Updated on October 1, 2022
According to a new study by Chinese astronomers, up to a million asteroids could collide with the Earth over the next century.
While the risk of collision is low, and the majority of asteroids are less than 100 meters (328 feet) in diameter – small in comparison to the asteroid that wiped out the dinosaurs – each one contains more kinetic energy than an atomic bomb, and we know very little about them.
The small size and a large number of these short-term hazardous asteroids (SHA) made tracking them extremely difficult, according to Professor Gan Qingbo and colleagues at the China National Space Administration’s Space Debris Observation and Data Application Centre.
Accurate identification of impact threat targets and early warning capabilities necessitate more precise orbit determination and impact risk assessment algorithms,” they wrote in a paper published Thursday in the Chinese peer-reviewed journal Acta Astronomica Sinica.
Astronomers have concentrated their efforts on larger asteroids that could collide with the Earth.
Asteroids with a diameter of tens of meters have not been regarded as a severe threat, and there has been little interest in the number of SHAs out there or when they will arrive.
However, the Chinese researchers warn that ignoring the threat could prove costly.
In 2013, an asteroid exploded over Chelyabinsk, Russia. Although the asteroid was only 19 meters (62 feet) wide, it generated an explosion roughly 30 times as powerful as Hiroshima’s nuclear blast.
Over 7,200 buildings were damaged by the shock waves, which spread across a large area. Although no one was killed, approximately 1,500 people required medical treatment for various injuries, most of which were caused by shattered windows.
The Chelyabinsk incident demonstrated that a 10-meter-scale asteroid is capable of wreaking havoc,” Gan and colleagues wrote.
They analyzed data from a global asteroid database, calculated the orbits of the small objects, and discovered that over 700 of them could collide with the Earth within a century.
Five of those had a one-in-a-thousand chance of colliding, a probability that could change due to the constant variations in their orbits.
Additionally, the researchers calculated that the total number of SHAs could range between 100,000 and a million using physical models of asteroid formation.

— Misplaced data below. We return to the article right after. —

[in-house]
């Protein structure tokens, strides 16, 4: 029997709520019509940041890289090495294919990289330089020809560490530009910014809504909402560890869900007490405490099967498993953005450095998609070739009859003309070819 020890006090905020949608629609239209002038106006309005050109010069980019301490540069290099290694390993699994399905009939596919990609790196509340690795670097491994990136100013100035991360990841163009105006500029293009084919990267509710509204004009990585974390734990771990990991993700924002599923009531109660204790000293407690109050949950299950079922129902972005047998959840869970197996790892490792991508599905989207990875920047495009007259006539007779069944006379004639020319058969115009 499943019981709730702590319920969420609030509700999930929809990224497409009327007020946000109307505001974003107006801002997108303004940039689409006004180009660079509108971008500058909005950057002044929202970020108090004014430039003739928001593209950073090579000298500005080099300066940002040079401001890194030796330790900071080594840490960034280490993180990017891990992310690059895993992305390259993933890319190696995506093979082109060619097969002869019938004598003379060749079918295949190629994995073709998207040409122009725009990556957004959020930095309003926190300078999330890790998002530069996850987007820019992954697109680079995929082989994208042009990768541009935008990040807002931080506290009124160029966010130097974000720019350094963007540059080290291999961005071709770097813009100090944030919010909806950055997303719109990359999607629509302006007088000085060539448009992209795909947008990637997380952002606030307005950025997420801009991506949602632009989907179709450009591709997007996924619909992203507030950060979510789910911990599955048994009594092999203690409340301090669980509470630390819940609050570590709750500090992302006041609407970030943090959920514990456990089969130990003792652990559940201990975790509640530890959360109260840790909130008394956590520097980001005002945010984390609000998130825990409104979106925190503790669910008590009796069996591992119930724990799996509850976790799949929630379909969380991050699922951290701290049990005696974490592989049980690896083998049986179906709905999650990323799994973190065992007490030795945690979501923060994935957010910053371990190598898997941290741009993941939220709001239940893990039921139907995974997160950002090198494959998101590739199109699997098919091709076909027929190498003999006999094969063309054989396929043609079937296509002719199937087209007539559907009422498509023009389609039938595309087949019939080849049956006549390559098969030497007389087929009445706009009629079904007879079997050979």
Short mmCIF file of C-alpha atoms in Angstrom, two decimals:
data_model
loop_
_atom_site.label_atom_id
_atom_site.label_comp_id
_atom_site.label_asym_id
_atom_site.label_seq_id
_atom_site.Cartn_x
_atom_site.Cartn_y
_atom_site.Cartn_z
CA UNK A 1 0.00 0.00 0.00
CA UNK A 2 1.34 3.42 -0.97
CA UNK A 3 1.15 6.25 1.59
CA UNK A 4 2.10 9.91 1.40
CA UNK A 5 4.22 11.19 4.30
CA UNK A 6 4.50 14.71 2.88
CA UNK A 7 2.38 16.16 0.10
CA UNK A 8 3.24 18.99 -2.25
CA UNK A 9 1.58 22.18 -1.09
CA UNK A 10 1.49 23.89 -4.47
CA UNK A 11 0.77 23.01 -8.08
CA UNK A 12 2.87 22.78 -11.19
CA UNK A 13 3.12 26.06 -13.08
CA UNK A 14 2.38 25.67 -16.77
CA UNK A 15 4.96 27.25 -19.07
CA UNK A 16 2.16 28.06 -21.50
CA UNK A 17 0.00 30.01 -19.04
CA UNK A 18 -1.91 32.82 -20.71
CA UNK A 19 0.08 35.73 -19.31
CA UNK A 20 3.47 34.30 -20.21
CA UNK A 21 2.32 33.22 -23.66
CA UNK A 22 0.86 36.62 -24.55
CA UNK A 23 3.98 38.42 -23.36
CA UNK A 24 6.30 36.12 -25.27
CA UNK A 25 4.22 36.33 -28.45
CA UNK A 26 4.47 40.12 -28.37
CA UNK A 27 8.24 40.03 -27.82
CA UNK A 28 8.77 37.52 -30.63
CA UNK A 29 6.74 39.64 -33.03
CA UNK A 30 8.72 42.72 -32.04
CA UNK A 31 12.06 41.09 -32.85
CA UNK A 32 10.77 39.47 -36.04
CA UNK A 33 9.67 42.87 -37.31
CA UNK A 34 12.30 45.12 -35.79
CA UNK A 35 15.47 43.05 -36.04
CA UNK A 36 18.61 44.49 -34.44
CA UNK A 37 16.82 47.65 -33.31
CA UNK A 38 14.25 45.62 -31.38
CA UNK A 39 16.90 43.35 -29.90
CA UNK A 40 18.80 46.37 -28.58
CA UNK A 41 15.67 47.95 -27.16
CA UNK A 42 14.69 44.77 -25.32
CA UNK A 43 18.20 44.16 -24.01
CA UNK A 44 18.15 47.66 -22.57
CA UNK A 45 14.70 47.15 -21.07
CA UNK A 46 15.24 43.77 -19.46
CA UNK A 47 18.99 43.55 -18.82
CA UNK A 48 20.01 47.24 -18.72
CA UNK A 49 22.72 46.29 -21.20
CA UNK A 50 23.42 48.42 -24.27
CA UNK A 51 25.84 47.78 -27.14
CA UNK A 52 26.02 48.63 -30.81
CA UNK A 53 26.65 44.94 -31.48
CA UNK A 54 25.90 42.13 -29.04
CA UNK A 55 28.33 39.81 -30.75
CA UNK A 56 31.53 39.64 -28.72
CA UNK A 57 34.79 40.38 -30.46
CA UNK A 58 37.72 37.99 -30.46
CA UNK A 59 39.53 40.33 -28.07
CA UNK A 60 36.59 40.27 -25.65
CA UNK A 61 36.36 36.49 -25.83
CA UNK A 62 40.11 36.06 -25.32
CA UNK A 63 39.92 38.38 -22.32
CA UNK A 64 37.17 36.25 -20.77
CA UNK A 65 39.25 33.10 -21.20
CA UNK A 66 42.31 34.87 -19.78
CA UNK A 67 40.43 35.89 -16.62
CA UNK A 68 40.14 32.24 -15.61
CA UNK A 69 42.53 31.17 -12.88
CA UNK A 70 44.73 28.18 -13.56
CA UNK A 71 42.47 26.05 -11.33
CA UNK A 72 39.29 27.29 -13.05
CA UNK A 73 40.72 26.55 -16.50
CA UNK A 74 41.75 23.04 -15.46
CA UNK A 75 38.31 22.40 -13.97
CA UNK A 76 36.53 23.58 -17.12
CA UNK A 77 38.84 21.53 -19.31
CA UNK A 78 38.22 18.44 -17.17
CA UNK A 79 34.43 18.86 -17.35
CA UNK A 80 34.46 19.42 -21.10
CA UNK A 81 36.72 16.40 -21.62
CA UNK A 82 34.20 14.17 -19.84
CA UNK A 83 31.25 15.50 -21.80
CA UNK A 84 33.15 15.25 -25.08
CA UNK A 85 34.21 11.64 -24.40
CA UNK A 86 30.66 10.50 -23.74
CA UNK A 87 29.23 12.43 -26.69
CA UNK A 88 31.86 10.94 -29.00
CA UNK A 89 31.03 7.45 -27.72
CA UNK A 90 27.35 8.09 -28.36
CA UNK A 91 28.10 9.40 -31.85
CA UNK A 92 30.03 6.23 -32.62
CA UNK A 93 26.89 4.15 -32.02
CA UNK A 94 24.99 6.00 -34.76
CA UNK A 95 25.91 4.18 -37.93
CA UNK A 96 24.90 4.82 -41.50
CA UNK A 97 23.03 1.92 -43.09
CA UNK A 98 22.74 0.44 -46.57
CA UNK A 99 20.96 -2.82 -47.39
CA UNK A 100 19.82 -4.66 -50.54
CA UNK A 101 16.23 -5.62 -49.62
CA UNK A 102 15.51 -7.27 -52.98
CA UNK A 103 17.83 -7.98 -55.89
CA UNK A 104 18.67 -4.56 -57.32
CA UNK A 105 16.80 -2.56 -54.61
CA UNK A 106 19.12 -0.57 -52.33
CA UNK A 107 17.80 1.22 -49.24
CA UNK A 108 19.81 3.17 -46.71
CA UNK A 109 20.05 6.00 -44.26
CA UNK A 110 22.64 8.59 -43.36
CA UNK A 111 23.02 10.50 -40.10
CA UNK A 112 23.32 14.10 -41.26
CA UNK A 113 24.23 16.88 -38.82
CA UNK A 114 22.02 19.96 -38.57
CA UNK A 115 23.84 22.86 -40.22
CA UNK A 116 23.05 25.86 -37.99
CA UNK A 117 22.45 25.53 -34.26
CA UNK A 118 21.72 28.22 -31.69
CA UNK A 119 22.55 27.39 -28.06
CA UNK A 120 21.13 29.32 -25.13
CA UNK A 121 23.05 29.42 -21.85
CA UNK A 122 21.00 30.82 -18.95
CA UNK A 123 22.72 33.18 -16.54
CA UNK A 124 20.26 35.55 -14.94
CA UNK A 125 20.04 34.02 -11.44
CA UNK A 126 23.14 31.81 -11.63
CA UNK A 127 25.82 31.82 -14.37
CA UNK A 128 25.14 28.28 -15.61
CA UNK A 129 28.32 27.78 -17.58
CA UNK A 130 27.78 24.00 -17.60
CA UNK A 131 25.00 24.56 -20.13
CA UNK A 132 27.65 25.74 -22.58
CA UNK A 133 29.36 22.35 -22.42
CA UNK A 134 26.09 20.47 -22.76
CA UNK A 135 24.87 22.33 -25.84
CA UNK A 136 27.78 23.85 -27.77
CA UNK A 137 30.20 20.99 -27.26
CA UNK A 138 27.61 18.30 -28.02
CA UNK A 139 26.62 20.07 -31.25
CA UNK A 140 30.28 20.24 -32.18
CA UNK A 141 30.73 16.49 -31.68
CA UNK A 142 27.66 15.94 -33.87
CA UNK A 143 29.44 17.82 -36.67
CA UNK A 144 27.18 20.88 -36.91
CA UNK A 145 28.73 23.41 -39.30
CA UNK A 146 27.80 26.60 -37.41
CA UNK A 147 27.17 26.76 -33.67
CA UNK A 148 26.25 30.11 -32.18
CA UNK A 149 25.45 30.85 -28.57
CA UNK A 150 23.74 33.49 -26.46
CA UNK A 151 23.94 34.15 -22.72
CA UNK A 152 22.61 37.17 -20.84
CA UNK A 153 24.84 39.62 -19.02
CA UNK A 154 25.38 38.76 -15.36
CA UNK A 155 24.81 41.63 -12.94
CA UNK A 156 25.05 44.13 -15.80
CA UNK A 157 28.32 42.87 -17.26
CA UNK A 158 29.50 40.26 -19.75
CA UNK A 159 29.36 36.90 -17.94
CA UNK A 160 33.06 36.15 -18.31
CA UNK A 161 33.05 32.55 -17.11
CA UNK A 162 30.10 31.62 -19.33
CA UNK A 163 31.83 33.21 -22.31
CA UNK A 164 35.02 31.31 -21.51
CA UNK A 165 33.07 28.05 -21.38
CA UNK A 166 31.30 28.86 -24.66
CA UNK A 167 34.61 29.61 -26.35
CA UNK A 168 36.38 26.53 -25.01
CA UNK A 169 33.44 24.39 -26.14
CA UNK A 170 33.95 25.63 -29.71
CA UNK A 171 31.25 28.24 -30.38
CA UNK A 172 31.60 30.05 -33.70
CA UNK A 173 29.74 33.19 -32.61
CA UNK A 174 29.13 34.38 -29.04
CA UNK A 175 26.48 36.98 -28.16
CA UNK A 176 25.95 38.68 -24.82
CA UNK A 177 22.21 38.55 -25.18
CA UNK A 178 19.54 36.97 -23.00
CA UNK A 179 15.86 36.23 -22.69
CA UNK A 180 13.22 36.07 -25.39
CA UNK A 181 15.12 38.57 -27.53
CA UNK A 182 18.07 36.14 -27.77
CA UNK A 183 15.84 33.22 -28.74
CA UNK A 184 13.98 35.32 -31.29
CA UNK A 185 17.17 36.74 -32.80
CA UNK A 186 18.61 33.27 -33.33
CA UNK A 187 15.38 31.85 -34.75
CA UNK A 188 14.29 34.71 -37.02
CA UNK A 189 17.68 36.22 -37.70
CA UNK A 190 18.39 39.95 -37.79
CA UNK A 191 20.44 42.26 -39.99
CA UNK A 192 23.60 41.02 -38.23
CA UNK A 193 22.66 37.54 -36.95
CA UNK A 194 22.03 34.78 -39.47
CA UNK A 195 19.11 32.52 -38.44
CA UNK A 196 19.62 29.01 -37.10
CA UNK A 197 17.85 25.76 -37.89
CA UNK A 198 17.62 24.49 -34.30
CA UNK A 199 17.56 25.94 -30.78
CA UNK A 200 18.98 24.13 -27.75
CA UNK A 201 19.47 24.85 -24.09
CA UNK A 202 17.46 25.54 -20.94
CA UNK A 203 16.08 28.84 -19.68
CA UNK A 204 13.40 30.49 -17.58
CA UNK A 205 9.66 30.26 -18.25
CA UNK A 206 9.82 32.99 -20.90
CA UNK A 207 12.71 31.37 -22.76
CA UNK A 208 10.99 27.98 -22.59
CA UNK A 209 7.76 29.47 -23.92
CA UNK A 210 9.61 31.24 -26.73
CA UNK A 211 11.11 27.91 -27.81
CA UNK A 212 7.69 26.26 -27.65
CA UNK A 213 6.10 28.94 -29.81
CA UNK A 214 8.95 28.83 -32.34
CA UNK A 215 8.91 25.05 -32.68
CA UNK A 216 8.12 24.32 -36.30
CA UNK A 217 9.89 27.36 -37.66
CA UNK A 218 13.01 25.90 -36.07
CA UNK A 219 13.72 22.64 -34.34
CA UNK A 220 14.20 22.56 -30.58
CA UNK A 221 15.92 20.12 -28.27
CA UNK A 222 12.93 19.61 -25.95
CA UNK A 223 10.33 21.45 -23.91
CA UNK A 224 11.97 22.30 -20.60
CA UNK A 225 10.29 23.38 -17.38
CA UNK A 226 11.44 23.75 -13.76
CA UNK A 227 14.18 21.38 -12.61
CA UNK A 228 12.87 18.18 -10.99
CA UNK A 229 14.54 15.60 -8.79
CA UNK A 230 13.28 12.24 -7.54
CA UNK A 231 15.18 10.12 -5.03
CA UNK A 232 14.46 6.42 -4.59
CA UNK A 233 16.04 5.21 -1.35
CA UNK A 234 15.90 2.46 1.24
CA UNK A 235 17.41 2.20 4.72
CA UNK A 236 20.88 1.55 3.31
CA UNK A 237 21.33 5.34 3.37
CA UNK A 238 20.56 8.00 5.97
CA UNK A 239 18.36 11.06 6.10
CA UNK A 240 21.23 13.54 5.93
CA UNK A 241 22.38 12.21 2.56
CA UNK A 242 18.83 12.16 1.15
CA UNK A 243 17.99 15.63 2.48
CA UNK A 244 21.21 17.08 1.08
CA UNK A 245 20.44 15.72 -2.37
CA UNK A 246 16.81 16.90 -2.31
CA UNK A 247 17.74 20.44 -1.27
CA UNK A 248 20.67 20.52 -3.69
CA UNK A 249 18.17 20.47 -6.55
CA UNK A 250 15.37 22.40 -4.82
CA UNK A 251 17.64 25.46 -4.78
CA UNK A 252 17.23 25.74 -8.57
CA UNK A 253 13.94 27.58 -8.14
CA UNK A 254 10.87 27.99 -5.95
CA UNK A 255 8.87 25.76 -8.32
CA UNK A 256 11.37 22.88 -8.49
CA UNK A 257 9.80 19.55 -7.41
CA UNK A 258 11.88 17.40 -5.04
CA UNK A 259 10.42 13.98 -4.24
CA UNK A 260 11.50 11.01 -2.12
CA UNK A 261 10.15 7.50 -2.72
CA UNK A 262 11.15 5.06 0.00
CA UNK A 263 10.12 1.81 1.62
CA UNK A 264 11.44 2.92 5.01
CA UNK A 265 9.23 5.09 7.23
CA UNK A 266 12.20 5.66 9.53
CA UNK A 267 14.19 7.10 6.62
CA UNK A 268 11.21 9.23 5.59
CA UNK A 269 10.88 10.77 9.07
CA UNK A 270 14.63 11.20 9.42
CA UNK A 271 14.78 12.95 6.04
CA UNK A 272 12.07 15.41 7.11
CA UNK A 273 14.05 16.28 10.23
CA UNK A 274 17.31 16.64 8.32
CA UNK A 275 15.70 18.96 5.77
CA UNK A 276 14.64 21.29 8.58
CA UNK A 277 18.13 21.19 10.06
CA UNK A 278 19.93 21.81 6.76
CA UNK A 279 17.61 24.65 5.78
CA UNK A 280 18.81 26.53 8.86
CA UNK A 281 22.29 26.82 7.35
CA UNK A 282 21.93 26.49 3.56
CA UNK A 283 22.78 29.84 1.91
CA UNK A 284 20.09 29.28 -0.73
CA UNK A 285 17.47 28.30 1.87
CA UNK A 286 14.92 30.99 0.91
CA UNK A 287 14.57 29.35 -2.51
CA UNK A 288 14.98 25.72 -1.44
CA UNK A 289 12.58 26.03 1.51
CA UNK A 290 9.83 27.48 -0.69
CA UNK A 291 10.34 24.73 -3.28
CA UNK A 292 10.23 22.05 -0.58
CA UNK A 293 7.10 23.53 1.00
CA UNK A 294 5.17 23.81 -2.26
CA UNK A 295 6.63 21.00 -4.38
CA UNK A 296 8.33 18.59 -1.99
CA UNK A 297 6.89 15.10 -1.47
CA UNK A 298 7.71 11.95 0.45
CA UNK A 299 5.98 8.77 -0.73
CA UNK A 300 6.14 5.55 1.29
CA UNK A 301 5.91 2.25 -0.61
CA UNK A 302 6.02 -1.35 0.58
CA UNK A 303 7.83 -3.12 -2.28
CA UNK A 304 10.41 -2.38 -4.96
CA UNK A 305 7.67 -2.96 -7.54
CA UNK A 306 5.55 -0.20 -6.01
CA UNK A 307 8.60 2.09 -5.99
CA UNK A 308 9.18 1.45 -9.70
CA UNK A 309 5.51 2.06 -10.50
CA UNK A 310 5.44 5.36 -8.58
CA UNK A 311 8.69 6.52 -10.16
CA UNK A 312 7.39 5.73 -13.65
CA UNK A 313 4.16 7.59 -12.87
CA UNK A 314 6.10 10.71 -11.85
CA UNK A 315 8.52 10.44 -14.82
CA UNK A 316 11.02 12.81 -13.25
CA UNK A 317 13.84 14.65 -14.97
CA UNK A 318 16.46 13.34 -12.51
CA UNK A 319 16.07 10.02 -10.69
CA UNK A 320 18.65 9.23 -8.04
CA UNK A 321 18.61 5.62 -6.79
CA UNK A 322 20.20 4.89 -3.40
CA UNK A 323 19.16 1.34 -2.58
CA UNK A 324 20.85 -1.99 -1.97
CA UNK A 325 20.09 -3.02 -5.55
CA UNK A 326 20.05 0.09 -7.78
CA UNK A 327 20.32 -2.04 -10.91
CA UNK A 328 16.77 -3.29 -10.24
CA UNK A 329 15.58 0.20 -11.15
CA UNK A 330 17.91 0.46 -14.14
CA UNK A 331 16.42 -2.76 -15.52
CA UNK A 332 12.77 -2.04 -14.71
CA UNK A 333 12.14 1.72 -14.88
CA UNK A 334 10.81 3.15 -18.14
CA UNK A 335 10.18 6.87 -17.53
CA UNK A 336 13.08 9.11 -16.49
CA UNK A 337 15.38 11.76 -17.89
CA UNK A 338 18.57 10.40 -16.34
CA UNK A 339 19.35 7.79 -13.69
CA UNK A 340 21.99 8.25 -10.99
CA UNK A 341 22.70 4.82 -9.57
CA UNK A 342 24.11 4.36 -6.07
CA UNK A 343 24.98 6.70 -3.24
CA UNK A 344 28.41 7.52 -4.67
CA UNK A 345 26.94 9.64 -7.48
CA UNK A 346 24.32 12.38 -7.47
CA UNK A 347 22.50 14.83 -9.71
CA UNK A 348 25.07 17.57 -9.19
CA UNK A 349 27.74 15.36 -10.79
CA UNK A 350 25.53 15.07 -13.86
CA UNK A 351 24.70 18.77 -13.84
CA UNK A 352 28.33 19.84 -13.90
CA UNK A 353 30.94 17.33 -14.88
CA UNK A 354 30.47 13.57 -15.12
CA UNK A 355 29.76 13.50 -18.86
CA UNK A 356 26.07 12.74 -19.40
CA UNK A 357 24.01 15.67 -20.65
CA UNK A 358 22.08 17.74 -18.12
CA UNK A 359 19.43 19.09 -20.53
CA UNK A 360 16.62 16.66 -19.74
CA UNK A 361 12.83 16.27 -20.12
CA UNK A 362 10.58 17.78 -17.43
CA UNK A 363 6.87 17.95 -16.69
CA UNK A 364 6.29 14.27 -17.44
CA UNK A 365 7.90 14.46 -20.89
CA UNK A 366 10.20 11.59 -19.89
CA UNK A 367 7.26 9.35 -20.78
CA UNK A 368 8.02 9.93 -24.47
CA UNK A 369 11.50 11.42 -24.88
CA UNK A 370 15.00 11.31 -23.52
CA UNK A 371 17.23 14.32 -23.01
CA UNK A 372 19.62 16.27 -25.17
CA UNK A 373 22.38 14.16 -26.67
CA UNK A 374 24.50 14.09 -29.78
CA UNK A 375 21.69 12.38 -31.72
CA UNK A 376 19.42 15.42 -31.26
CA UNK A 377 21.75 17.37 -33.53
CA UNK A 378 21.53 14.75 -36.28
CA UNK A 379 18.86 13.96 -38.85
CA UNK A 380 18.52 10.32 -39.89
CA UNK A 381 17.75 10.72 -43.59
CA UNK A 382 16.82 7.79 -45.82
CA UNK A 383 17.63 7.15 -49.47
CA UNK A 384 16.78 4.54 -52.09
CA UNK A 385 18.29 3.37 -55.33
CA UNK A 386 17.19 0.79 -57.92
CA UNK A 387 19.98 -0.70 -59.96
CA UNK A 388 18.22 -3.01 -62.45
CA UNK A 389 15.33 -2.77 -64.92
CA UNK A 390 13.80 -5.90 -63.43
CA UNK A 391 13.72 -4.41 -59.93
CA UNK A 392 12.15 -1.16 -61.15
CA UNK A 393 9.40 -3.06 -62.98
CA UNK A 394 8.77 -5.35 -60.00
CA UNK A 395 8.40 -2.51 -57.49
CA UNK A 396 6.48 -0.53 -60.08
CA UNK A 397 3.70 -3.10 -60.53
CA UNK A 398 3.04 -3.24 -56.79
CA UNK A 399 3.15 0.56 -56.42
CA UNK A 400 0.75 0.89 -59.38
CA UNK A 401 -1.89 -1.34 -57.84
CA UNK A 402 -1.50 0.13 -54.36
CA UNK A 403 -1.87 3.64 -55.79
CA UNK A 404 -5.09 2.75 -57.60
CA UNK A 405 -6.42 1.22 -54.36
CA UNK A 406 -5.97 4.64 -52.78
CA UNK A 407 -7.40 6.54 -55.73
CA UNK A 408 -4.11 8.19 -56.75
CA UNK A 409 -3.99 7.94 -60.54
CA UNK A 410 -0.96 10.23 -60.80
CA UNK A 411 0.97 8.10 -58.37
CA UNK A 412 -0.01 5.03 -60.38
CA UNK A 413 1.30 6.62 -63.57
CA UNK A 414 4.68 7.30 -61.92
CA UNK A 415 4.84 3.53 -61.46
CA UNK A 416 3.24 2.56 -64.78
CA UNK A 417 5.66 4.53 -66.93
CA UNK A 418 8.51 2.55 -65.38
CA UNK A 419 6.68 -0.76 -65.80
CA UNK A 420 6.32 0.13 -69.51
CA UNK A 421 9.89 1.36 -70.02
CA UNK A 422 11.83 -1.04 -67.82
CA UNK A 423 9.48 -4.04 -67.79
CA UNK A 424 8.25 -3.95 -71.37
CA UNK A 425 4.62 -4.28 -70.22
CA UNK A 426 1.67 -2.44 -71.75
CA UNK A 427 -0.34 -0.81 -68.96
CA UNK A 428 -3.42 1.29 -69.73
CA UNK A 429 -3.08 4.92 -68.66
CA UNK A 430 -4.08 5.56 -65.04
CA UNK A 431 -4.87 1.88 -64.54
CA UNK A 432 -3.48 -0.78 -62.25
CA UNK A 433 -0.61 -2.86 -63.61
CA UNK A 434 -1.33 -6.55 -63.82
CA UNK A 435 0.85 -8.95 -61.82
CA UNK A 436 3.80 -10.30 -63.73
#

They concluded that these previously overlooked asteroids were probably concentrated in specific solar system regions and moved similarly.
The researcher stated that the discovery “is critical for the development of near-Earth asteroid search and monitoring strategies.”
Professor Chen Ping, a Chinese Academy of Sciences geologist based in Guangzhou who discovered two impact craters in China, said there was no reason to panic.
These minor asteroids were “an intriguing subject for academic research and public debate,” he said, but that should be the extent of it. Due to their small size, the majority of SHAs are expected to burn up in the atmosphere.
Chen stated that China’s asteroid research was accelerating.
“Recently, the government made a significant investment in this field of research,” he explained.
China intends to launch a spacecraft to collect samples from an asteroid and construct the world’s largest planetary defense radar network.
According to a recent report by the Shanghai Aerospace System Engineering Institute, which is involved in the national asteroid defense program, monitoring asteroids was about science and China’s national security in space.
Other countries, such as the United States, were developing their space forces, and China could not afford to fall behind.
Because it is difficult to reach agreement on the control of space forces, the space situation will inevitably devolve into conflict,” the report stated.
The network of planetary defenses would be fully integrated with military programs such as missile defense systems.
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